Toddler Defiance & the Word “No”

Don’t worry if your toddler’s vocabulary suddenly seems to be limited to different inflections of one word: “No”. In fact, such behavior means that you’ve got a perfectly normal and healthy kid on your hands! Child research shows that defiant behavior in toddlers is part of healthy development. Read on to learn about why toddlers suddenly grow to love the word and how you can limit their use of it.

Why It Happens

Most toddlers around 1-2 years old will be testing their new-found and growing independence, and part of their experimentation will involve exercising their own will. Toddlers will sometimes exhibit this behavior suddenly, which understandably leaves most parents confused about what brought it on, and the stage can disappear just as abruptly as it began. 

In a world where everything is controlled by mommy and daddy, an occasional “no” to wearing a certain dress or eating a particular kind of food is your toddler’s way of feeling in control. Sometimes, toddlers might even say “no” when in fact they mean to say “yes” just because it makes them feel good, or because they hear it so often from either parent.

What to Do

Giving your toddler a directive that ends with a question mark may naturally invite a “no” from your child. Directives should be phrased as statements; options, on the other hand, can be phrased as questions because your child’s opinion and preference is important. For example, don’t ask your toddler whether it wants to go to bed at bedtime; but ask it whether it would like chocolate milk or banana milk. Here are other tactics that you can use to limit your child’s use of “no” to when it really matters:

  • Offer your toddler a limited number of choices. Giving your child no more than two choices can help prevent a clash of wills. This can cover anything from which toys to play with at a given time to resolving disputes (“Do you want to play nicely with your cousin or do you want to play by yourself?”). As a last resort with a stubborn toddler, using the counting method: tell your toddler that you will give it to the count of 10 to make up its mind or you will decide on its behalf. This usually spurs most toddlers into making a decision.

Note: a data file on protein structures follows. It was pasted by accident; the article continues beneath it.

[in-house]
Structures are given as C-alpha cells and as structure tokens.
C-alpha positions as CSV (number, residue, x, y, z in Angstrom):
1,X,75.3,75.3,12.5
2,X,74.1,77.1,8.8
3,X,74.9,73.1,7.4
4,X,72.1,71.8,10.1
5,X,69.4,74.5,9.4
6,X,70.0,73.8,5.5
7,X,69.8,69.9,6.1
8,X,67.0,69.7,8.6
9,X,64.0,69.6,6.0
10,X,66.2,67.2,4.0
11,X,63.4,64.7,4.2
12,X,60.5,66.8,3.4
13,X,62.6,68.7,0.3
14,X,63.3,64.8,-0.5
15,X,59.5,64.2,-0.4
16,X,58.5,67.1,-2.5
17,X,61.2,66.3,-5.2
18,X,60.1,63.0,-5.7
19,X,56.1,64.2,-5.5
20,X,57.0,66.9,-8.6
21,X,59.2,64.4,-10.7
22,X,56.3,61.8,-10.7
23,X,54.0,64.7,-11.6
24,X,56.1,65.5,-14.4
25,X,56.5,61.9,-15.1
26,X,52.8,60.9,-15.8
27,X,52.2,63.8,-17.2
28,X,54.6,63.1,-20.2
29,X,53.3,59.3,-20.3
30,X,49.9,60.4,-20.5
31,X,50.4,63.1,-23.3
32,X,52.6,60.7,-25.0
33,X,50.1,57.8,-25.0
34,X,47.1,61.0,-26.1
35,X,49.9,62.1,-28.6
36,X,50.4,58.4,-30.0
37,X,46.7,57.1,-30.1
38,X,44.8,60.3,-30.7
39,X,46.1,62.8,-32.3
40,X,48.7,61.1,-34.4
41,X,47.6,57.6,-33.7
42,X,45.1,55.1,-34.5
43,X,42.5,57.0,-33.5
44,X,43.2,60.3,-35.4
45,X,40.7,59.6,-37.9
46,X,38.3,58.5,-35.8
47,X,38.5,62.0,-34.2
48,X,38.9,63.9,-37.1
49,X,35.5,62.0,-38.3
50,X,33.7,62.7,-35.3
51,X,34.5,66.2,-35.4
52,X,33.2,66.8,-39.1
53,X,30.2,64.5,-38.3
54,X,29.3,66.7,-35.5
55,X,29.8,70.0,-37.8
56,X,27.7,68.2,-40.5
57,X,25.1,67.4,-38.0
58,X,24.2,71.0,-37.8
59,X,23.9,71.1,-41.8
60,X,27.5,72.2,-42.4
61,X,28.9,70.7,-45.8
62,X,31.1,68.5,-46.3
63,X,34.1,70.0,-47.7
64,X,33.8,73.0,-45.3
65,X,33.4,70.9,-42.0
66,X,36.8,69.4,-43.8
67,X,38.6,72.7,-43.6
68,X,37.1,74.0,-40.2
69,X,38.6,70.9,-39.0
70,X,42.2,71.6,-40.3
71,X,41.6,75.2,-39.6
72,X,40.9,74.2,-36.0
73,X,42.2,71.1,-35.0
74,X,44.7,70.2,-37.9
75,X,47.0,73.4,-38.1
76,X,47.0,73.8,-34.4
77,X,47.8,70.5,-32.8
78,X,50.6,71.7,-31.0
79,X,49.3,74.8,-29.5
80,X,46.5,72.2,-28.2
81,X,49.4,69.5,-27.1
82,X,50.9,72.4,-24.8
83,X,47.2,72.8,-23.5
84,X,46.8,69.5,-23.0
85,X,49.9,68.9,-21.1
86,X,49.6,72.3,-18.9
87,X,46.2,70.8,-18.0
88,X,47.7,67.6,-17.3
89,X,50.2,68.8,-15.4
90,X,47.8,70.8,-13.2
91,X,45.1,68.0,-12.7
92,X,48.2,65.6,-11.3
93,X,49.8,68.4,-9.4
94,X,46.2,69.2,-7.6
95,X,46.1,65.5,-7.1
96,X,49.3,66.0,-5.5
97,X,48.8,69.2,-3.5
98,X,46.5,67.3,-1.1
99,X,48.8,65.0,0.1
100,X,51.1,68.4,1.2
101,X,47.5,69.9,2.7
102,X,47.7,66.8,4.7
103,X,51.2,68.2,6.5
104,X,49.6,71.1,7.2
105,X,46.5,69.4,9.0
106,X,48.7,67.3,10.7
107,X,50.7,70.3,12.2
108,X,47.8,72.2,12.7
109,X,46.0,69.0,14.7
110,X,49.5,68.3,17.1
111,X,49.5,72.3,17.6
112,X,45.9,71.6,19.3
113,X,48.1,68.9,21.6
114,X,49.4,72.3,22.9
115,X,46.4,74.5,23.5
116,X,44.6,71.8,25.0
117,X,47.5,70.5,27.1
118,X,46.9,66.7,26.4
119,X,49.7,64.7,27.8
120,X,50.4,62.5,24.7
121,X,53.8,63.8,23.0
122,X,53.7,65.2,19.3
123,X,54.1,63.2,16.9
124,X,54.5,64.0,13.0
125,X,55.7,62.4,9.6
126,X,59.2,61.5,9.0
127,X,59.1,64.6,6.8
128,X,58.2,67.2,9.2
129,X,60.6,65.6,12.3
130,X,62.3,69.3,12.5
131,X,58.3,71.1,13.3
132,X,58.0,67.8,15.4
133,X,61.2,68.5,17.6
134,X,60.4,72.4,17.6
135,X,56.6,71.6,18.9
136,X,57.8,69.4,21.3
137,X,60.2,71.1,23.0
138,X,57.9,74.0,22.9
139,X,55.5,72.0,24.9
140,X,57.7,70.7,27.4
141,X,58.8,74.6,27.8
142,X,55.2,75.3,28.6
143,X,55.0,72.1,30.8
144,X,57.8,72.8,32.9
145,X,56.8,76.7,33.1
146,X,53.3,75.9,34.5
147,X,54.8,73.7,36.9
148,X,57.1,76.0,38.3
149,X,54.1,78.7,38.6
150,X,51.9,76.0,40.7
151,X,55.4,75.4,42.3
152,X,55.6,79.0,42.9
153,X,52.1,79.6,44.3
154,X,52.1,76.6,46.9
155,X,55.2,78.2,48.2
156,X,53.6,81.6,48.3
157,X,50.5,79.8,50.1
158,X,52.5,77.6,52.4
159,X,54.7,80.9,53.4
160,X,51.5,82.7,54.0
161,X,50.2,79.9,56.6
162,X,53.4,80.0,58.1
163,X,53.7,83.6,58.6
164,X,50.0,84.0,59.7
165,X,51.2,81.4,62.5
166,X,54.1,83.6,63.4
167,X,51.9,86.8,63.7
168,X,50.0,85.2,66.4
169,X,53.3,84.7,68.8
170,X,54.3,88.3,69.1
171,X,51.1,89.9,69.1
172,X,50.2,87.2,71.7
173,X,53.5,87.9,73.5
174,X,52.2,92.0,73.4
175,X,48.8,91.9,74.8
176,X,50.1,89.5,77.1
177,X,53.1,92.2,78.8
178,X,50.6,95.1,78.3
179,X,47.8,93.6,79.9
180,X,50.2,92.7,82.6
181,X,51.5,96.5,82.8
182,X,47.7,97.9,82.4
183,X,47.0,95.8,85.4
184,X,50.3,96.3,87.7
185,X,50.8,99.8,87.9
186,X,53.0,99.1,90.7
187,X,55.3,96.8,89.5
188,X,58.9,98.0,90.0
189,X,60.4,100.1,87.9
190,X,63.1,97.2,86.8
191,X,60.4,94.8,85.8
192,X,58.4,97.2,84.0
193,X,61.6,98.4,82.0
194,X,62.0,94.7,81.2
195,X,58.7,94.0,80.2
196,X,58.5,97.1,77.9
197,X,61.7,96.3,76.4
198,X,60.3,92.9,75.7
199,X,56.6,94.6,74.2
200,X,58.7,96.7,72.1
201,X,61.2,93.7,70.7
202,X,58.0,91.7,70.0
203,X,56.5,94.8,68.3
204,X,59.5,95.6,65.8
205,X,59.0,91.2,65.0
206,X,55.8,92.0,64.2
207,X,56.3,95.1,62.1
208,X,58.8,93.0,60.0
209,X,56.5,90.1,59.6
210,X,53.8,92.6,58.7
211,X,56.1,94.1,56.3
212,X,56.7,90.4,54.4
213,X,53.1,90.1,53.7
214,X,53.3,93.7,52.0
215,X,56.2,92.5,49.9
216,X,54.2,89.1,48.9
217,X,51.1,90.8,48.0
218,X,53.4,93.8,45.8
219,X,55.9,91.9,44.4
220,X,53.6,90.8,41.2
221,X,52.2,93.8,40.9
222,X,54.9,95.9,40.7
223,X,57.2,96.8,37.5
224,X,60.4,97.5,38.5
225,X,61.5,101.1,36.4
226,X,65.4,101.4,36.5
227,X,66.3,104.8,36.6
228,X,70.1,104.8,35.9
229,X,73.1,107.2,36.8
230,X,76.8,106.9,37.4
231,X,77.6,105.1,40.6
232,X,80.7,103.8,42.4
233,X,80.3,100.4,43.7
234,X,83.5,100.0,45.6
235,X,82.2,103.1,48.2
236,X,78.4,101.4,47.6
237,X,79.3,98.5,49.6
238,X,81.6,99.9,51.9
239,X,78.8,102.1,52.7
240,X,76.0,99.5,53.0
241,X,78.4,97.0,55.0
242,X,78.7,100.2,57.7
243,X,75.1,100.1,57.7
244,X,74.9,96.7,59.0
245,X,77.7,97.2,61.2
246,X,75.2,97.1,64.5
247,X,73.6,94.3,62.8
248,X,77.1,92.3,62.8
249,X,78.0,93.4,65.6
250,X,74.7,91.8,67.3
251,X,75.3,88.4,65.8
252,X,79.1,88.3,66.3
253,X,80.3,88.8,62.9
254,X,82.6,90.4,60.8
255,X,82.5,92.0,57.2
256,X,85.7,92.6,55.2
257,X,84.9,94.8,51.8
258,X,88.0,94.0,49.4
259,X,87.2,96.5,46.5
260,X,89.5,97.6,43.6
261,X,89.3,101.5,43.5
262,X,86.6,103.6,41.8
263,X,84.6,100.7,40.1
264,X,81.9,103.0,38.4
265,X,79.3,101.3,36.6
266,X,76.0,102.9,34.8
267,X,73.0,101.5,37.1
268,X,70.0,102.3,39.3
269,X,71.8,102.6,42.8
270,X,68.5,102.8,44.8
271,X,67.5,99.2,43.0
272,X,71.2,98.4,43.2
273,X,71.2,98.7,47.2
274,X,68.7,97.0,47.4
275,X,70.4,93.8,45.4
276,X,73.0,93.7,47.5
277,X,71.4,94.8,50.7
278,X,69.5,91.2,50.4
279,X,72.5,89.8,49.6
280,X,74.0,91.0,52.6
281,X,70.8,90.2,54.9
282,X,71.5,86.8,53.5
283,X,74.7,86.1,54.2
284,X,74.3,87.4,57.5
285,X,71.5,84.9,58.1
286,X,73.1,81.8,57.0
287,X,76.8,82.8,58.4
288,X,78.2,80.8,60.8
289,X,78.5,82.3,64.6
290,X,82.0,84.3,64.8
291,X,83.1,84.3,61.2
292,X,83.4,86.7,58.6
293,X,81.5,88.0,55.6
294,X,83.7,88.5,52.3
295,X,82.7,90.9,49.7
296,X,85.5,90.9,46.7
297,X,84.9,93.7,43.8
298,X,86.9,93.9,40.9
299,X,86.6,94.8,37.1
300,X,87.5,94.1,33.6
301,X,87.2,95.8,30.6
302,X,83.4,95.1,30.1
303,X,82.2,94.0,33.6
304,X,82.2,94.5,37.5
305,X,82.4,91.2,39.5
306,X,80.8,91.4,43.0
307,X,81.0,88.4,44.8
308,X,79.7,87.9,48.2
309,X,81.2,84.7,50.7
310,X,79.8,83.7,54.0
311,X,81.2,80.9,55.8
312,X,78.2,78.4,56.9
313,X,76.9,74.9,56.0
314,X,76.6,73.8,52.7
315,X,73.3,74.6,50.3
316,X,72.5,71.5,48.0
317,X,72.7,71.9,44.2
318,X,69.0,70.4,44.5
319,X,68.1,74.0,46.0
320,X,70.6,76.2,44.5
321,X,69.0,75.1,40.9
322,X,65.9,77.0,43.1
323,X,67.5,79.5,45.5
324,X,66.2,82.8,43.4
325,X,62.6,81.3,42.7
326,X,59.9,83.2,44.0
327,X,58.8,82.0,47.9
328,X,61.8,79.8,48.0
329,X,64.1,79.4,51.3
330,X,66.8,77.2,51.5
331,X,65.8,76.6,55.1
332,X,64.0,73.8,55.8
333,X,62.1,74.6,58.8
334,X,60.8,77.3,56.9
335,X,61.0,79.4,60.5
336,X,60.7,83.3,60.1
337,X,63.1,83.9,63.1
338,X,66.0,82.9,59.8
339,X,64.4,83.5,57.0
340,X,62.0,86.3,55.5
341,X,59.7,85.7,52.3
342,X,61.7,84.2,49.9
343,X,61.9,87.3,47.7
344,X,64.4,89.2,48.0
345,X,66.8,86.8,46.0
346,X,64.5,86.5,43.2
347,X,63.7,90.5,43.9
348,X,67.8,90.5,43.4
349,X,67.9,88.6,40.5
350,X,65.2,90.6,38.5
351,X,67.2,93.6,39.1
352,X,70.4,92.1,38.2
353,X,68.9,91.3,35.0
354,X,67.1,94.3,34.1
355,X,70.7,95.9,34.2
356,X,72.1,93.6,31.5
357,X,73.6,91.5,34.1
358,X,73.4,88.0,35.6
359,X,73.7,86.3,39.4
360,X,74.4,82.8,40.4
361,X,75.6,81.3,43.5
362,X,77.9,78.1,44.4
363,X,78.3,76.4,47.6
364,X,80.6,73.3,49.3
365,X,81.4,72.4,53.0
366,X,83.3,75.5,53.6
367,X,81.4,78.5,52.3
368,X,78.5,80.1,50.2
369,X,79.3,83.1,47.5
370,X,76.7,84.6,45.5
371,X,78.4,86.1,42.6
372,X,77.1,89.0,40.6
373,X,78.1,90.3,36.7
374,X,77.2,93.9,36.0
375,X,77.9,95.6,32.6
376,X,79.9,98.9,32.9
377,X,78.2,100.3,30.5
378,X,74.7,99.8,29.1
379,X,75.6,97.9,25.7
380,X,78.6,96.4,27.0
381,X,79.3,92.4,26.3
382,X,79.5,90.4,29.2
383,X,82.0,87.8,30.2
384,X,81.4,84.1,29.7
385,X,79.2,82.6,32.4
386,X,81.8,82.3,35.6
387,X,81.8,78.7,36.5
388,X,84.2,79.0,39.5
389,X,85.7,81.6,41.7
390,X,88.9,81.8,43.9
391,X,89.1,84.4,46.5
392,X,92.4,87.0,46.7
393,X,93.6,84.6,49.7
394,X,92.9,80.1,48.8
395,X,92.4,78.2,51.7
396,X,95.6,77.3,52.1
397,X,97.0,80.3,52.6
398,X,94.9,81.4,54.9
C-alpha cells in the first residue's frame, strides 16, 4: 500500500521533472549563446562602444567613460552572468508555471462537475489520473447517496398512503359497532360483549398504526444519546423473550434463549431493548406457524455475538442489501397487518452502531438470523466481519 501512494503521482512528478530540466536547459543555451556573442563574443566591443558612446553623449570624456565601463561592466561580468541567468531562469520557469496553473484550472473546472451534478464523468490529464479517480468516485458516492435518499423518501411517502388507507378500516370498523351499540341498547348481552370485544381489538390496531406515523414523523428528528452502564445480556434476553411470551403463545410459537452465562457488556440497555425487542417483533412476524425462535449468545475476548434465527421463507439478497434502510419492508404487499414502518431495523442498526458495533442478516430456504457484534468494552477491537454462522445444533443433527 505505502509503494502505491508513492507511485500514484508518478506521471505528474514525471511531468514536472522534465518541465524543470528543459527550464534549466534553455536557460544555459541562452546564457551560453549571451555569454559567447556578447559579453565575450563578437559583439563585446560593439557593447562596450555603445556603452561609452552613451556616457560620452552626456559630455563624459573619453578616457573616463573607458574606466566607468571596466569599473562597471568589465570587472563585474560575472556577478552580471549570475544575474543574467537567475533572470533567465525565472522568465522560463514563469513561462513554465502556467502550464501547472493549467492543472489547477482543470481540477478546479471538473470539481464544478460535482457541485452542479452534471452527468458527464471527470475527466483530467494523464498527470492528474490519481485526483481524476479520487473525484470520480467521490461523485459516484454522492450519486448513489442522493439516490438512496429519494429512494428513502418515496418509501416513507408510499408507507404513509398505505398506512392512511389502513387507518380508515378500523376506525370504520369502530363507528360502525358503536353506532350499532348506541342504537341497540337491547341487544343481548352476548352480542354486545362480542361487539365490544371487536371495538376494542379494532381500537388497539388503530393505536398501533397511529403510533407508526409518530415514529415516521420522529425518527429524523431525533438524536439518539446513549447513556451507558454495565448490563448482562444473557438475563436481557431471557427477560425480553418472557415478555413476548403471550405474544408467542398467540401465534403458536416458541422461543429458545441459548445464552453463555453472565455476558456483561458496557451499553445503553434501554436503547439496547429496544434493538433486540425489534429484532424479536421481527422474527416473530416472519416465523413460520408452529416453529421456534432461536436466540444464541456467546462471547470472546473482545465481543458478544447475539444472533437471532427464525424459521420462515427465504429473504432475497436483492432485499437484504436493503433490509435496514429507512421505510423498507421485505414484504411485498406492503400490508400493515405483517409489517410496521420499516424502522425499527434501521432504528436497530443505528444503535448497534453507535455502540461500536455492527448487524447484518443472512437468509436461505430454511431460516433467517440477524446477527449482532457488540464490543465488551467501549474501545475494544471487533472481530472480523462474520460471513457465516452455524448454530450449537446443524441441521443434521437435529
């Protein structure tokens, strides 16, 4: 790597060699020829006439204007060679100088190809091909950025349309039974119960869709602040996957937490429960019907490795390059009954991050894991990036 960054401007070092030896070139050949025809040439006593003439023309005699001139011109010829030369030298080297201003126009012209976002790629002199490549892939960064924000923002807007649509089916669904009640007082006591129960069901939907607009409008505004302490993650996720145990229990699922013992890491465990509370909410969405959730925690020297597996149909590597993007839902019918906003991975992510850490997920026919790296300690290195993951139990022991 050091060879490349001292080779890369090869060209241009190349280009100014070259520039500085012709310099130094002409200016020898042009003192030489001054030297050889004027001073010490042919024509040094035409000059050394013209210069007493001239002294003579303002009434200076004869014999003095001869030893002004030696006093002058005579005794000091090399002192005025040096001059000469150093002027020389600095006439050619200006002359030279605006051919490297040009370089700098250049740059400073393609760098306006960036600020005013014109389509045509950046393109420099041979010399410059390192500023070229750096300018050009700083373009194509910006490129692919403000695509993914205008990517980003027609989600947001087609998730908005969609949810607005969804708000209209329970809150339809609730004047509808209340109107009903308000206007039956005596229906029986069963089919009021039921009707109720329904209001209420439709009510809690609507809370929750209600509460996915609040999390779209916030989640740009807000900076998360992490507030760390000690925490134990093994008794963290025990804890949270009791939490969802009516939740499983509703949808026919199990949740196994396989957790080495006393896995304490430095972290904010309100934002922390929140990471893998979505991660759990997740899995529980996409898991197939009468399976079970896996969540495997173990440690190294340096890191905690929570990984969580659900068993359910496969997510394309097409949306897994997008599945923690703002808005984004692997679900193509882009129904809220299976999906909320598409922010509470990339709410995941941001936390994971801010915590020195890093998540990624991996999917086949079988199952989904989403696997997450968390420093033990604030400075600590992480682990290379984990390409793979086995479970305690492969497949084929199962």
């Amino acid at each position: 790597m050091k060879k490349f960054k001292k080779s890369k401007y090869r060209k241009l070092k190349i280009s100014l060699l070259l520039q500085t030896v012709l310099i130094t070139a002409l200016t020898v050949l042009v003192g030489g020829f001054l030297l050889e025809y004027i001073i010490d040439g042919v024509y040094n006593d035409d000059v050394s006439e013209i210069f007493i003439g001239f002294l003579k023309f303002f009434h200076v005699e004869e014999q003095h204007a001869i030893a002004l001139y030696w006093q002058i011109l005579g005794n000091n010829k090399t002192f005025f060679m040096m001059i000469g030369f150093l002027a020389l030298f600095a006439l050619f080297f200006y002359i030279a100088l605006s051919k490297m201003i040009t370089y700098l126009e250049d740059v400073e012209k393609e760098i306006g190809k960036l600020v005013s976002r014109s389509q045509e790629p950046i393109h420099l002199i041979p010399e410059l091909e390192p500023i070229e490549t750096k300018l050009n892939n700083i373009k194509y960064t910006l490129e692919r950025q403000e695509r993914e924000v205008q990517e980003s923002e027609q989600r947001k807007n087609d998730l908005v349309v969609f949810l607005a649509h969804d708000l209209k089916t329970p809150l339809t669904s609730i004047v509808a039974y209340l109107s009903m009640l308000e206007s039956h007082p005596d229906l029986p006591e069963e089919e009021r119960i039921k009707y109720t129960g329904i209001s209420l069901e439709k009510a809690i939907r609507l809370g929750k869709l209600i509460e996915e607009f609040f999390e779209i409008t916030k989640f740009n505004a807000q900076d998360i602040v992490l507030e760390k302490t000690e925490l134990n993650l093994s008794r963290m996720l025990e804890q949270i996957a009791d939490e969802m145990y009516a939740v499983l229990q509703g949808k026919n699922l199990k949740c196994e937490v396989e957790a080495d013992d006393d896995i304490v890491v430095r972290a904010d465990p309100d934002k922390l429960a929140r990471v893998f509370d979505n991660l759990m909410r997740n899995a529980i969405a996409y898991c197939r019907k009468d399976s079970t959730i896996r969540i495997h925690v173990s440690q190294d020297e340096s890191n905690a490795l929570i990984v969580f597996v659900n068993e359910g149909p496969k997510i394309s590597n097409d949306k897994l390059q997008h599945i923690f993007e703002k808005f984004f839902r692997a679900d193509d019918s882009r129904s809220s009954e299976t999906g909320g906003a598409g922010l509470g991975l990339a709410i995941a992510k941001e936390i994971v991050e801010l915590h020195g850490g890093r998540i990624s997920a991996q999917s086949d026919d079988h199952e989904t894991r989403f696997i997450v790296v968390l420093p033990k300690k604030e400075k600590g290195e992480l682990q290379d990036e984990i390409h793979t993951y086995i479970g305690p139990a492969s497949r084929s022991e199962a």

• Teach your toddler other responses. Toddlers’ limited vocabulary can sometimes be the reason behind their excessive use of the word “no”. Teach your little one other words such as “maybe”, “later”, and “yes”. Try rephrasing your questions in such a way that requires an answer other than “no”.
  • Limit your use of "no". Children mimic their parents’ behavior, so if you’re prone to overusing the word, you might want to cut down first before you expect your child to stop chanting “no” every time you make a request. Find out how to use alternatives to “no” in Positive Alternatives to Saying “No!”
  • Don’t back down. Sometimes locking heads with your toddler won’t be avoidable; in such cases, make sure you stand your ground. Your toddler must learn that there are times when your word is law. Read up on methods of how to handle a toddler tantrum.

When to Call the Doctor

While defiance is usually a healthy developmental phase, some families might experience behavior problems that require professional help. Talk to your pediatrician or child psychologist if you’re running out of ideas and patience on how to handle your child; if your toddler seems angry or sad more often than it is happy; or if your child doesn’t regain control of its temper within 15-20 minutes after being disappointed.